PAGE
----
The ships’ owners would have also suffered a substantial loss since they were stuck with the remnants of a cargo they could not deliver. Therefore, they could not get paid for the trip. The act went well beyond simple vandalism. Mob mentality ruled the day, and among the losers at the time were their own colonial brothers.
The meeting that led to the destruction of the tea was chaired by Samuel Adams at the Old South Meeting House. It was largely in response to Massachusetts Gov. Thomas Hutchinson’s refusal to let the tea ships leave without paying the duty. That is, Hutchinson wouldn’t let them leave without unloading but still paying the duty as though they had unloaded their cargo.
Almost half the population of Boston, 6,000 to 7,000 people, attended the meeting. It is difficult to know if Adams meant specifically for a mob to form and attack the tea ships. But his speech that day led just to that outcome.
The actions of the mob were, as most mob actions, not planned. But certainly, some of the Sons of Liberty must have been planning some action since people don’t normally have quick availability to disguises. In fact, of the thousands at the meeting, only a few hundred took part in any way in the actual dumping of the tea. While Adams may or may not have planned the destruction of the cargo, he had no problem immediately defending the actions of the mob. Proving that recreating history is not a modern invention, he claimed the act was not lawlessness. Instead, he argued, citizens legally protested the infringement of their rights.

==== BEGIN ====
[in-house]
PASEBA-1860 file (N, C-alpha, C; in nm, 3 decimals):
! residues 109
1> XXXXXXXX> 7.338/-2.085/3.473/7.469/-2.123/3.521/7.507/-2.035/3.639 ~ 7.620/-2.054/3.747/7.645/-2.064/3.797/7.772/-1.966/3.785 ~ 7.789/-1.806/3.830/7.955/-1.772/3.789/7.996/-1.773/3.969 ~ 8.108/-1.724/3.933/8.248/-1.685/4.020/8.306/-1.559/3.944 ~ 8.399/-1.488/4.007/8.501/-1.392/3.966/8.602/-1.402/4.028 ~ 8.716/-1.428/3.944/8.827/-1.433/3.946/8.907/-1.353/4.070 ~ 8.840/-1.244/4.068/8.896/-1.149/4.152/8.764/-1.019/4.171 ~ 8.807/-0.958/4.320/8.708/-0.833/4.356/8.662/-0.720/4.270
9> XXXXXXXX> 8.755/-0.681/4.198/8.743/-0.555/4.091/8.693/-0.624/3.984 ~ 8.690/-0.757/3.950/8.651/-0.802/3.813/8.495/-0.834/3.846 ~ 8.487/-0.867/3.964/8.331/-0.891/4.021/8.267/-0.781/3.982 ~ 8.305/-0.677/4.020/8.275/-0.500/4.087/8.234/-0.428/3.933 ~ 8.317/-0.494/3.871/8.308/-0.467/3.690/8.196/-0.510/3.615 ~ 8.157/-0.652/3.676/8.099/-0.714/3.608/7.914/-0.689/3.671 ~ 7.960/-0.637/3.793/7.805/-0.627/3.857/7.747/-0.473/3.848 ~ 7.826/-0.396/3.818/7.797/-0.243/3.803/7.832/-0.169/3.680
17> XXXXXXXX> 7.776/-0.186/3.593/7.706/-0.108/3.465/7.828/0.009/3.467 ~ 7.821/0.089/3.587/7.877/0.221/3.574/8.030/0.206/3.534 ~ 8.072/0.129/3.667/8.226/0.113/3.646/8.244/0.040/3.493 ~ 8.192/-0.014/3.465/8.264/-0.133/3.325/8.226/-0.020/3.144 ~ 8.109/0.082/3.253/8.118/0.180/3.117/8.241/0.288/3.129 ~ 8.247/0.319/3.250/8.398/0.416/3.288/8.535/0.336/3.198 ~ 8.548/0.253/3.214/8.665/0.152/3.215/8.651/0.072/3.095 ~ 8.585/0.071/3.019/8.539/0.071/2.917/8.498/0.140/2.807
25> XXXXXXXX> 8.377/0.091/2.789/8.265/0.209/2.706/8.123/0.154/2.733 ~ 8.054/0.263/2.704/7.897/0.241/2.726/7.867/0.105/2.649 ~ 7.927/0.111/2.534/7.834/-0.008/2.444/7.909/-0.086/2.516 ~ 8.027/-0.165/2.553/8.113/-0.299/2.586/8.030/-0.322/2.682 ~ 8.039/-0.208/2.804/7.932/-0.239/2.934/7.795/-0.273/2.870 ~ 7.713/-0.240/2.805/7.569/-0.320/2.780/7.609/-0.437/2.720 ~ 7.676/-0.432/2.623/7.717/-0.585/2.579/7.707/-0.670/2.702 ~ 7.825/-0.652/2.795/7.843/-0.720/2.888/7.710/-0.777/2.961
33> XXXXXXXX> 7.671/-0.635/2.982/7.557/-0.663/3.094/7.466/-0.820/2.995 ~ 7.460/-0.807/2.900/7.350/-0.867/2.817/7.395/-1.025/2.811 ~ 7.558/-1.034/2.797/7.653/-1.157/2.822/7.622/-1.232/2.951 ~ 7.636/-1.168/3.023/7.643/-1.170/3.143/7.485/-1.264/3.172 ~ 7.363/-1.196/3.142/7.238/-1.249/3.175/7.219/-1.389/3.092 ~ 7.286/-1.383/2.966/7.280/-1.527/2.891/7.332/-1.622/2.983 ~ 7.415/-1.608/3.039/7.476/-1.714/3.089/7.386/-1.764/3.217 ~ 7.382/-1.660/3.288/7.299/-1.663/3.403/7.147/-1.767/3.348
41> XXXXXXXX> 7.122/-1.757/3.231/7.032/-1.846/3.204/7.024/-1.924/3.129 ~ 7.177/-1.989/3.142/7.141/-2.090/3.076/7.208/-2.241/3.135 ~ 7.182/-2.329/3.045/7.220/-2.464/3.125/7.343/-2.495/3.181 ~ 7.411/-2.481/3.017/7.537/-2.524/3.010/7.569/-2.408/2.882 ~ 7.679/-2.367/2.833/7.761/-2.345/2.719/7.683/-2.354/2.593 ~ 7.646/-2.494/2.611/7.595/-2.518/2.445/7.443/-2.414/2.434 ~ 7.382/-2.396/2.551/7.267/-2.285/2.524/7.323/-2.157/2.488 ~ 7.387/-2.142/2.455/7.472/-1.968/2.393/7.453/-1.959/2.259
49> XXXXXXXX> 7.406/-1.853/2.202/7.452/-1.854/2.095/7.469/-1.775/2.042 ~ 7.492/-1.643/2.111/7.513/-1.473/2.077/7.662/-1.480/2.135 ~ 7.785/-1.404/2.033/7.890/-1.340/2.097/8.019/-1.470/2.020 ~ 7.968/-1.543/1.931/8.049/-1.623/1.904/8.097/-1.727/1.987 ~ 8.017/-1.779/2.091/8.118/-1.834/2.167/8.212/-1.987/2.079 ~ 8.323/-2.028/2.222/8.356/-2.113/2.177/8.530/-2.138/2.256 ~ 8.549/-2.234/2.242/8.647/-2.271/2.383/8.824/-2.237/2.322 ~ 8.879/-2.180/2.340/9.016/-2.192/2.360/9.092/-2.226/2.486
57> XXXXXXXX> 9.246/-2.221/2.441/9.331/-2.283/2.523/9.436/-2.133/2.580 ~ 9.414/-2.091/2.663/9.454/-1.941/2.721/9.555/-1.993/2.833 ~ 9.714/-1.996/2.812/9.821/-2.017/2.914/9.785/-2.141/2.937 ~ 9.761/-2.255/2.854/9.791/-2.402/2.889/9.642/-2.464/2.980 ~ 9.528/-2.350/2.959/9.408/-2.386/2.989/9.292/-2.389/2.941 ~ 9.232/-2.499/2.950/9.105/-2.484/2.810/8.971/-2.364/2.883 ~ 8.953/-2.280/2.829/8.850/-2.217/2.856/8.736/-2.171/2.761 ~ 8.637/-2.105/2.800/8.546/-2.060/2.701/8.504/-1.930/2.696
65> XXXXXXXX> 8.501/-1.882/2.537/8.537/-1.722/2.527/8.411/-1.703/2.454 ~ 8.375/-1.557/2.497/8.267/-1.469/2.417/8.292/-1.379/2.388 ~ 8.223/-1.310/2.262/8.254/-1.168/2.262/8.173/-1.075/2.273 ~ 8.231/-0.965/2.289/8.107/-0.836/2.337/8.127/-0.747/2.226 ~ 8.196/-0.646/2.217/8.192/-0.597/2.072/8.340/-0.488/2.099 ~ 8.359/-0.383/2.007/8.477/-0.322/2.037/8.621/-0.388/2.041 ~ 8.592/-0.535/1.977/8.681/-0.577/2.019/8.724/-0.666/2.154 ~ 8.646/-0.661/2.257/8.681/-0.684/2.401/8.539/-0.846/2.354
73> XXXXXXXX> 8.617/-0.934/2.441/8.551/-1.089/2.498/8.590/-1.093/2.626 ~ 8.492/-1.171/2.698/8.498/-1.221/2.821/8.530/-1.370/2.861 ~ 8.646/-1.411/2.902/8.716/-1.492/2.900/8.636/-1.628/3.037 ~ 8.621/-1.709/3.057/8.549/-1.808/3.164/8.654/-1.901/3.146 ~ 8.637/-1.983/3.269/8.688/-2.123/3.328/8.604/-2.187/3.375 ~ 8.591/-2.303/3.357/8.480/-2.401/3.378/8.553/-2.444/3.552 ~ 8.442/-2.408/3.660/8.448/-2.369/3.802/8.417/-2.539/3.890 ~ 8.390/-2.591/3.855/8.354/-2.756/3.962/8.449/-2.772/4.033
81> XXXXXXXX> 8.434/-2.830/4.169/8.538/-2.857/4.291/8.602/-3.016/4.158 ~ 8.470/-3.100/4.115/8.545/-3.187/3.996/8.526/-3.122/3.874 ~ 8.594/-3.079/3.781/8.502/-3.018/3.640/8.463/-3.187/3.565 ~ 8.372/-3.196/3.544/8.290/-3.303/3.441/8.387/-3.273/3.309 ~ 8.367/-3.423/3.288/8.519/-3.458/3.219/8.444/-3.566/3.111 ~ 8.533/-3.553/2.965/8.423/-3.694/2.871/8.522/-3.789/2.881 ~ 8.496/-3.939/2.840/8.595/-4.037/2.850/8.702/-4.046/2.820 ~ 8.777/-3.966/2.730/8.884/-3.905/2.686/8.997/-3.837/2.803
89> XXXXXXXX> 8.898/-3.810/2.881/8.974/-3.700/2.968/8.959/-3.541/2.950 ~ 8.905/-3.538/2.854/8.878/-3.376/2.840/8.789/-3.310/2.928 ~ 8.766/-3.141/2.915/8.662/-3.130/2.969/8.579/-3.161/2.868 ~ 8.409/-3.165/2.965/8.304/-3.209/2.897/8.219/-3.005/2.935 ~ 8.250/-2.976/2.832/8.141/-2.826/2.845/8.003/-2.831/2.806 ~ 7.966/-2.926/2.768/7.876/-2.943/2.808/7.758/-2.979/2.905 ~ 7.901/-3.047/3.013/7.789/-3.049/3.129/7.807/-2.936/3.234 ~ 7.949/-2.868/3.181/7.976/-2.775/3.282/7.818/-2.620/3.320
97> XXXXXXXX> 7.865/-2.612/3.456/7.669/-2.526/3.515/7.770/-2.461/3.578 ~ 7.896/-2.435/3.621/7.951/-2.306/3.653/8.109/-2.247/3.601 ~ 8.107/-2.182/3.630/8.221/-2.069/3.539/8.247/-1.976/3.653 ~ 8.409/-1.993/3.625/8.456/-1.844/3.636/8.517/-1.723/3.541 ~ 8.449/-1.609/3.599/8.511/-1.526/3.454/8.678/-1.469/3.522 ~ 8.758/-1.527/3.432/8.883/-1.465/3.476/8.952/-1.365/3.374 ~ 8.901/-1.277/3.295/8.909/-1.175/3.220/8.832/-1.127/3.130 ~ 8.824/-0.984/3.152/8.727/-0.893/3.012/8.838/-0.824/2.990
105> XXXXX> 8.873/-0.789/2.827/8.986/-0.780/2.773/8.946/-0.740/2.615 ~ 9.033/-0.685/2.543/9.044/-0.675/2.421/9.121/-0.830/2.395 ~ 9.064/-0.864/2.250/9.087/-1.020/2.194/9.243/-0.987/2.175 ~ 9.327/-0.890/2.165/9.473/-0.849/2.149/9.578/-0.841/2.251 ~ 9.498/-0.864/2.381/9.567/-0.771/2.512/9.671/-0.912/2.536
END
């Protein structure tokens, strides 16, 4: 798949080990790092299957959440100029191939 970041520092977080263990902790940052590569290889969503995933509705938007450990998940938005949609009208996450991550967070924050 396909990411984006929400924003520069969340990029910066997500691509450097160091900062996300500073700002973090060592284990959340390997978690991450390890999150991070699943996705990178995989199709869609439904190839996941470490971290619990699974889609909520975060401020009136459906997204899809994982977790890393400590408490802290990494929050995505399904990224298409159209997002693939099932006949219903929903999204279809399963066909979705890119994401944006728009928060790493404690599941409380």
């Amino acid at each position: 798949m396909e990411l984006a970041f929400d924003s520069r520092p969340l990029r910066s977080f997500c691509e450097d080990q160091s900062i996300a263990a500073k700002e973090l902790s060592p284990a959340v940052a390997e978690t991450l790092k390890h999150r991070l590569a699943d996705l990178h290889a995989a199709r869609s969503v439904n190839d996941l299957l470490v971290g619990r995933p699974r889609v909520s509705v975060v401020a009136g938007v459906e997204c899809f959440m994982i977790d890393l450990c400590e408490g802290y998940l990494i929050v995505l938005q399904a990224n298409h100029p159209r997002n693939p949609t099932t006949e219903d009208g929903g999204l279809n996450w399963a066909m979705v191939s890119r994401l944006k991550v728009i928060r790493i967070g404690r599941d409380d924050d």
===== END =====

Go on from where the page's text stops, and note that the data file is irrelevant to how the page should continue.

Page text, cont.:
Story of the Boston Tea Party Rallying Cry
Regardless of all the inaccuracies, surely the action was lauded by all the colonists and used as a rallying cry for eventual Revolution. That is a modern retelling rife with untruth. At the time, most condemned the action, and other similar, less violent ones that took place at New York, Philadelphia, and Charleston. Men such as George Washington did not support the action at Boston, and Benjamin Franklin even suggested that Massachusetts repay the East India Company. The fact that the participants hid their identities from everyone speaks volumes for their unpopularity.
Of course, the mainstay of the story of the Boston Tea Party is that this was yet another tax burden for the colonists, who were now saddled with higher prices for a necessary commodity. No wonder they rose in opposition. Sorry, completely false. There was no tax imposed or increased.
What the Tea Act did was to refund the East India Company’s 25 percent duty on importing tea into Britain. It also allowed them to export tea directly to the North American colonies through their own colonial merchants, cutting out the cost of the middleman. The Tea Act amounted to a buyout for the East India Company, which suffered losses on the tea they imported from India. It gave then a practical monopoly on tea because they could always undersell their competitors.